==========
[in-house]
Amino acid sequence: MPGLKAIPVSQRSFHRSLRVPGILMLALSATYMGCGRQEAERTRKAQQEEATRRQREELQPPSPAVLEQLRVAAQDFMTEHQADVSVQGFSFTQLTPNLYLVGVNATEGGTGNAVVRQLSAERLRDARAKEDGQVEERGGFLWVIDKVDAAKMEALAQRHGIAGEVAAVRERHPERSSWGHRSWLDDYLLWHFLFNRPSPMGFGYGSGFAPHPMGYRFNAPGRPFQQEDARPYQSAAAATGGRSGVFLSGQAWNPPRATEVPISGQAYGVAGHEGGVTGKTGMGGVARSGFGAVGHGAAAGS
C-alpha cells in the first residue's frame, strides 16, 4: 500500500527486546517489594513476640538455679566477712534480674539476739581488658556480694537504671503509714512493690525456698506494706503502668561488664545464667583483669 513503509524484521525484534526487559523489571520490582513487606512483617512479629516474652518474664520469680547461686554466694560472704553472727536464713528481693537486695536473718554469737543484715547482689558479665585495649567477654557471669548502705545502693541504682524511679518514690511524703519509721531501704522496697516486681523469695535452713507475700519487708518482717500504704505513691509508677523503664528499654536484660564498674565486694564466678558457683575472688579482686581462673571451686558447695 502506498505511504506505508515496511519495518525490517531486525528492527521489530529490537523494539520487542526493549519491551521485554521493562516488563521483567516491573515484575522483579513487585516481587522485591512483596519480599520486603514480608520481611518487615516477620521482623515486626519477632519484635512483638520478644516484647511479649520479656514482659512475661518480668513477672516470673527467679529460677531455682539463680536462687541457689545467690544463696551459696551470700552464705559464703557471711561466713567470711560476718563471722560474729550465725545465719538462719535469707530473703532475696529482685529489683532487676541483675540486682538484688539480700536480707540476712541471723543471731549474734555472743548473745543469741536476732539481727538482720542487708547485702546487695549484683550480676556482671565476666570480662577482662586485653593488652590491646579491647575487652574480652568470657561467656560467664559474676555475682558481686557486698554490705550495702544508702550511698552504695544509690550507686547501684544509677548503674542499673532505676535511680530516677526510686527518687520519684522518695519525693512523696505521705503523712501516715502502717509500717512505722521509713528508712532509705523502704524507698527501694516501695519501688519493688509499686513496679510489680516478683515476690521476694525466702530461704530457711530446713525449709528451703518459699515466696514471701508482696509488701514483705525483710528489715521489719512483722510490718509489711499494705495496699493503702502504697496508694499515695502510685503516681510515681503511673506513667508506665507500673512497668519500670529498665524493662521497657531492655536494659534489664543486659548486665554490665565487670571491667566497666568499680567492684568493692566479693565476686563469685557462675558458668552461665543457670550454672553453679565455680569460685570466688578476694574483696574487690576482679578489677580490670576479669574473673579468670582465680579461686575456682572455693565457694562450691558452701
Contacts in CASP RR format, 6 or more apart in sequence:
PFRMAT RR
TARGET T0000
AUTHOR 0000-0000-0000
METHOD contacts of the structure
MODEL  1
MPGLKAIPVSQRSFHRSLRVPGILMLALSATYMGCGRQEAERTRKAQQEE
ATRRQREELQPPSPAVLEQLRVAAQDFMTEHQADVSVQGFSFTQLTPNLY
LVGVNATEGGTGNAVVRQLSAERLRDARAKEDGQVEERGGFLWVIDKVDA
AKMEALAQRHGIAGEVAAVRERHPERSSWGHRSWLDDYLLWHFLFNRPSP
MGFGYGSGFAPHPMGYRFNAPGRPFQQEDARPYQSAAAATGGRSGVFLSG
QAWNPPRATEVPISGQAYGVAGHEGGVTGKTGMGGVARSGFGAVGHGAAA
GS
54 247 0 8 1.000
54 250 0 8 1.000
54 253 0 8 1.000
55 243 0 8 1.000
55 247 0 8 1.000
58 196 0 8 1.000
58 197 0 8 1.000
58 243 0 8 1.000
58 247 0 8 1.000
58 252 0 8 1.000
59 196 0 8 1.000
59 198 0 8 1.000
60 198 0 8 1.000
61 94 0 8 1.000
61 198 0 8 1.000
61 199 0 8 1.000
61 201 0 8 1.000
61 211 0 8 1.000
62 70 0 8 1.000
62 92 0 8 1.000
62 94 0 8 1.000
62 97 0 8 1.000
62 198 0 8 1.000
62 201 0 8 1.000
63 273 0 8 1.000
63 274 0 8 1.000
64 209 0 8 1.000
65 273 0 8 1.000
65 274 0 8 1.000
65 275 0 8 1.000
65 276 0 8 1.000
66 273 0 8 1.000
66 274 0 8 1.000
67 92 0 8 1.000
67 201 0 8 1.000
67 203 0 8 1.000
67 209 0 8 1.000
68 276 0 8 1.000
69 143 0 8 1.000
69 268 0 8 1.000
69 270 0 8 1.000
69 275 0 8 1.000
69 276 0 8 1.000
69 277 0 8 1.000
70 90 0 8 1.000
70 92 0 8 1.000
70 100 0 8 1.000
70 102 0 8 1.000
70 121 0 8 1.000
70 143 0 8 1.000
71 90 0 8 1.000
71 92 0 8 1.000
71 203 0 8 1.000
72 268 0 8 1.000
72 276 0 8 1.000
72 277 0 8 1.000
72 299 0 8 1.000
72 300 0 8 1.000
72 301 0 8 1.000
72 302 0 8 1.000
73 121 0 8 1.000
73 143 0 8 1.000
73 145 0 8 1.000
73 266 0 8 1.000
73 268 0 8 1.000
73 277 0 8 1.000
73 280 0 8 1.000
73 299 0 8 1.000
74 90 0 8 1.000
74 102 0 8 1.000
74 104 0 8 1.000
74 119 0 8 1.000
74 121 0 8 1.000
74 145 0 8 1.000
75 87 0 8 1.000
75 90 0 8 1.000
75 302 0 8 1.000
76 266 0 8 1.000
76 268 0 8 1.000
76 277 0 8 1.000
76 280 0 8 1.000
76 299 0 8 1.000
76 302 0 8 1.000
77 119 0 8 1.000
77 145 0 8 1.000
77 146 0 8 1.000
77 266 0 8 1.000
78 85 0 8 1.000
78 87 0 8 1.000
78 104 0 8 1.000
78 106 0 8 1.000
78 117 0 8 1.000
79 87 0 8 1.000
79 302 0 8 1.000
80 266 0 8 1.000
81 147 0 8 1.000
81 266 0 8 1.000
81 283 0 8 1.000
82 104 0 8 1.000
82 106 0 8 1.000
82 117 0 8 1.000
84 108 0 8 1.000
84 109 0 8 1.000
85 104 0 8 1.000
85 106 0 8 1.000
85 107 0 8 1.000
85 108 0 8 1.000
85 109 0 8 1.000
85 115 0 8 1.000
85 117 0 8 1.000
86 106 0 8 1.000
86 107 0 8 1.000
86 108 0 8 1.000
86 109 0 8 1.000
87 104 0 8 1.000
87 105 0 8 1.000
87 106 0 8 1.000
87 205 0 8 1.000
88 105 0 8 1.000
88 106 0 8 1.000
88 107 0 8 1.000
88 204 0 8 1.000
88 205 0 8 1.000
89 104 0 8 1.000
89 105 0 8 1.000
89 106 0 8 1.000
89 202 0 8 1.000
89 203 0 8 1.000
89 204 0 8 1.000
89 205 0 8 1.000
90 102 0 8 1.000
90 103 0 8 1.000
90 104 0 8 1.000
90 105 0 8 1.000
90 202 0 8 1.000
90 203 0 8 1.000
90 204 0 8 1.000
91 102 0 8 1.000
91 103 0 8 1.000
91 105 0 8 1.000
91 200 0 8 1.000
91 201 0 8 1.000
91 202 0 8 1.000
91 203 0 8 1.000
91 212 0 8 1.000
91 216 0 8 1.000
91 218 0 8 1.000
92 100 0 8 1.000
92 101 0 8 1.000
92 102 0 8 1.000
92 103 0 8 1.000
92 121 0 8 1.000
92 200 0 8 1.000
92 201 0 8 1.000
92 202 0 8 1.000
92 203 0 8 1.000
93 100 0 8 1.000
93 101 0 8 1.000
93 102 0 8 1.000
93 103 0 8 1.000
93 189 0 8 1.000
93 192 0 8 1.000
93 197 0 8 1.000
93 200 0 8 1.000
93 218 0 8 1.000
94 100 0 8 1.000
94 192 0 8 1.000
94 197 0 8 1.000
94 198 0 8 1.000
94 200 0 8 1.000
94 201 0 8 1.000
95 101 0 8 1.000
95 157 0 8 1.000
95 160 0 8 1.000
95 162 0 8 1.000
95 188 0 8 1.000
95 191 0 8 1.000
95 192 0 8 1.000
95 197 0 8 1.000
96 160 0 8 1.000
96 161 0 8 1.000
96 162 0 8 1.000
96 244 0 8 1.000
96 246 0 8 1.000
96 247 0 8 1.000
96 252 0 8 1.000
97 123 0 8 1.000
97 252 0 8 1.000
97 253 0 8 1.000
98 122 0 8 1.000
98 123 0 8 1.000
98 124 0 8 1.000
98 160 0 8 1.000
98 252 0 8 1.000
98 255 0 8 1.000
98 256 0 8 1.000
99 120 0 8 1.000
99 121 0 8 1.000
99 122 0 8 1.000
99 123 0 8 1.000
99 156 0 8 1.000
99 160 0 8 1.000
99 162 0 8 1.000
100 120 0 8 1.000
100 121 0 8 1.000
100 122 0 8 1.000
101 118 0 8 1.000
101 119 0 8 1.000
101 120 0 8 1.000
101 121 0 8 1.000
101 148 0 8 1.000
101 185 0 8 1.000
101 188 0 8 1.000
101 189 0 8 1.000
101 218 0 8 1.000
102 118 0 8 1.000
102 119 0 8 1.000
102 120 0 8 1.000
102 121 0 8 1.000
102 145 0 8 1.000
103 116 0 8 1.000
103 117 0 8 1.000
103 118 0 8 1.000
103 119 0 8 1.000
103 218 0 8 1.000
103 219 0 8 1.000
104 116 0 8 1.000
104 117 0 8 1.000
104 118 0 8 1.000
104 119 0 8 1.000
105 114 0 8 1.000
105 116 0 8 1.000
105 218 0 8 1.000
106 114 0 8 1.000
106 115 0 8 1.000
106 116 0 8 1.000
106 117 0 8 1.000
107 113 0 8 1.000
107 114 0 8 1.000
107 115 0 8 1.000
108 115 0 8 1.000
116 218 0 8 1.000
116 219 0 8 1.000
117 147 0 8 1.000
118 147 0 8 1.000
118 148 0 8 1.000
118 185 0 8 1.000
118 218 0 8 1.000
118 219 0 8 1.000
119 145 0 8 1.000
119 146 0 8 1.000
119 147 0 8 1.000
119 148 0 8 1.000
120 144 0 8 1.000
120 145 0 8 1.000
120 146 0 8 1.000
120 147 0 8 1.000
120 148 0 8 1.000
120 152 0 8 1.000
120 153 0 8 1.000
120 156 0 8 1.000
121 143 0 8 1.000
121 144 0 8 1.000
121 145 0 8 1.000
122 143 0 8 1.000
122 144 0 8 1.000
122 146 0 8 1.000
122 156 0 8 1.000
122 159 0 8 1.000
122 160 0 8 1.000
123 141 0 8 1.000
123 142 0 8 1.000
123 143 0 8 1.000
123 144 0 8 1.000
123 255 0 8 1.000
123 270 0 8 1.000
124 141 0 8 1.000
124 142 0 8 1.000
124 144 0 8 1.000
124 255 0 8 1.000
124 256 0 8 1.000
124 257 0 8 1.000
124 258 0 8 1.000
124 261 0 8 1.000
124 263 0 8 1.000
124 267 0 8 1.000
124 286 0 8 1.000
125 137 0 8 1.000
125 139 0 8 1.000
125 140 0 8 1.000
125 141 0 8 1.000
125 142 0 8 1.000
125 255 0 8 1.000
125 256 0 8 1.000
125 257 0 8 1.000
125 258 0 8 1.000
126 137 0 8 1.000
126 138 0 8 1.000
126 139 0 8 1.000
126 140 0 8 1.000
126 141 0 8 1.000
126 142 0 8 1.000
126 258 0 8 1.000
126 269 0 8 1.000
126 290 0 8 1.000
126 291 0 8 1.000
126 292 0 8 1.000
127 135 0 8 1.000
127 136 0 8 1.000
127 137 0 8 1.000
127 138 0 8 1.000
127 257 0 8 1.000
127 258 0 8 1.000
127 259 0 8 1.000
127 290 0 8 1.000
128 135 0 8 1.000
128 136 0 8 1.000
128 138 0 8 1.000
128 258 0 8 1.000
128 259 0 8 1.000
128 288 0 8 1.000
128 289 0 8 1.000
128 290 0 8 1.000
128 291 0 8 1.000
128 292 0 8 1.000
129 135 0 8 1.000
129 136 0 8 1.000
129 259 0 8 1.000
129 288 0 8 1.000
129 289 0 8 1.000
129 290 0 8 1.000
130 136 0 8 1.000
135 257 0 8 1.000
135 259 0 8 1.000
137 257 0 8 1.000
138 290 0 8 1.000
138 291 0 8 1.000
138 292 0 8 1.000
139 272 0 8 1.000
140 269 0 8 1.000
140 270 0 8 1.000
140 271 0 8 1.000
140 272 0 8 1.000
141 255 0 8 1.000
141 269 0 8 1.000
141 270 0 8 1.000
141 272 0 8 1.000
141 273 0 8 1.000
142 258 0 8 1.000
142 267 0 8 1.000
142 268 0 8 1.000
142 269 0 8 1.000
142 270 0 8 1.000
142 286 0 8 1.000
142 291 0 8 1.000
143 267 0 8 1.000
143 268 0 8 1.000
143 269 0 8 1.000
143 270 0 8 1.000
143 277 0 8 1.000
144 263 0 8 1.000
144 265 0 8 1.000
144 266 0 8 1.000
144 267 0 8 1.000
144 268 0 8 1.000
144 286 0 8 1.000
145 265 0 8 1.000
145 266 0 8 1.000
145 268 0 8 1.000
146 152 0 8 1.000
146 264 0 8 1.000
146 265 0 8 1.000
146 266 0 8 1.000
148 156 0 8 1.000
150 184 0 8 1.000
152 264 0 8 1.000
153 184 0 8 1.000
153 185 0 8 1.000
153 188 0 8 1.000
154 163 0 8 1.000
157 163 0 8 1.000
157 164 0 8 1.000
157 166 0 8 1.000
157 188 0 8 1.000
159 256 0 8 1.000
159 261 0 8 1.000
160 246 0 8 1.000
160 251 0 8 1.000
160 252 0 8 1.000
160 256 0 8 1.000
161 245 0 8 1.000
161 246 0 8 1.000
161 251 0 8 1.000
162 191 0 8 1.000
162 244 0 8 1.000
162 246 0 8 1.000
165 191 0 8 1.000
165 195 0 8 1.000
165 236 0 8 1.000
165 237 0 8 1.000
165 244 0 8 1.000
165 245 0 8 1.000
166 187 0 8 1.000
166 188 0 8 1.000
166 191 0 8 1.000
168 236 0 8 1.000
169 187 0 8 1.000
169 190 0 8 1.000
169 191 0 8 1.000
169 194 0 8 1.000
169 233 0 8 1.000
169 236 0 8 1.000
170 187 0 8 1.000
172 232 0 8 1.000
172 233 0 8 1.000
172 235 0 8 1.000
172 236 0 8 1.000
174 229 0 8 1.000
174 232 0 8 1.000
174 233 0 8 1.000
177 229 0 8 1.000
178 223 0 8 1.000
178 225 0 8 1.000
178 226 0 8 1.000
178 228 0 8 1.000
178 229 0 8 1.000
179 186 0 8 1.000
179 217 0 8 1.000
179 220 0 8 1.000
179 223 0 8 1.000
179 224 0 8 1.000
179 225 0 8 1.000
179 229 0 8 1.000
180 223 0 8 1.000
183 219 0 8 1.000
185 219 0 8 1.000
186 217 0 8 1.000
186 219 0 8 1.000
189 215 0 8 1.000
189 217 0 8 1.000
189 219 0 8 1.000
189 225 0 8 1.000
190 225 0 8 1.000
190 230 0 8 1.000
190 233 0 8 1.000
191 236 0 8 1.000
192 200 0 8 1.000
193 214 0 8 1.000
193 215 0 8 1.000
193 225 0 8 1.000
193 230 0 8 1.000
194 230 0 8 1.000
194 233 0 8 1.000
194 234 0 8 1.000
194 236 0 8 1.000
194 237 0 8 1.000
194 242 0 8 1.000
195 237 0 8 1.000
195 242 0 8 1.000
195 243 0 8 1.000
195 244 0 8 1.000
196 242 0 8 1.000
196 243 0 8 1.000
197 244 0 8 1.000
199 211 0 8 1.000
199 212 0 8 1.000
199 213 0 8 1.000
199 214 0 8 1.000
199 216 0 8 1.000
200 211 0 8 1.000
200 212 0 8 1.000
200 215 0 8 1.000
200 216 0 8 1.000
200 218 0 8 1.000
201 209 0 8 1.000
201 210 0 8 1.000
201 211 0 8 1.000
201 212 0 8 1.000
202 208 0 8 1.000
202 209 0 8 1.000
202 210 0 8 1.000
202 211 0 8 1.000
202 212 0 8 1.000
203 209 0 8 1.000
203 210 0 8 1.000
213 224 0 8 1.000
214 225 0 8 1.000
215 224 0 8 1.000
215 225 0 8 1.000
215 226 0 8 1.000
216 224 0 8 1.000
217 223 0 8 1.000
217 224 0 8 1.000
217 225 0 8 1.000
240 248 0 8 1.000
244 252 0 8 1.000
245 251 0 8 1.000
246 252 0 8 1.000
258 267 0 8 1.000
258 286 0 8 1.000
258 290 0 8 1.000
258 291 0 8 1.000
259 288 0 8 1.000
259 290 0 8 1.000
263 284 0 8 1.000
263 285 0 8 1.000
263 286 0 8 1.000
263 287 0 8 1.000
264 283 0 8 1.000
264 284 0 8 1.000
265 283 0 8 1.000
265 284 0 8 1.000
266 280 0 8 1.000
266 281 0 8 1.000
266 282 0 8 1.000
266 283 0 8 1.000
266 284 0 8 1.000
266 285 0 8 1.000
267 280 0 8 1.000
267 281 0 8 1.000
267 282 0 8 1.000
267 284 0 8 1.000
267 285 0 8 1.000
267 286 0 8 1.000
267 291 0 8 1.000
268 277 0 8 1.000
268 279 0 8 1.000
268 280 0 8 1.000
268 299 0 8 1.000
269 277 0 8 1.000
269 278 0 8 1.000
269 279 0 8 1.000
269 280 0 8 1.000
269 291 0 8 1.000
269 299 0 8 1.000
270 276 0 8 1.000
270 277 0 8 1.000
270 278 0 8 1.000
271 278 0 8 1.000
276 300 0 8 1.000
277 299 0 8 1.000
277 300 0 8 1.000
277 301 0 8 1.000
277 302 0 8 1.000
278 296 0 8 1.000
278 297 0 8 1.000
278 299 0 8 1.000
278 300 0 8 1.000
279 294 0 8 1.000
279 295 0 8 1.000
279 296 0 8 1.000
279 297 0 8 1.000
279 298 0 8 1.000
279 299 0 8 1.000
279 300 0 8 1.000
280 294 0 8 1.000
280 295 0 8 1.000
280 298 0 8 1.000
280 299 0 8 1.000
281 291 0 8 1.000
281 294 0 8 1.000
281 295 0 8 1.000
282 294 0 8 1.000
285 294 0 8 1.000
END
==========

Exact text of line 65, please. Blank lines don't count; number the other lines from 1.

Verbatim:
70 121 0 8 1.000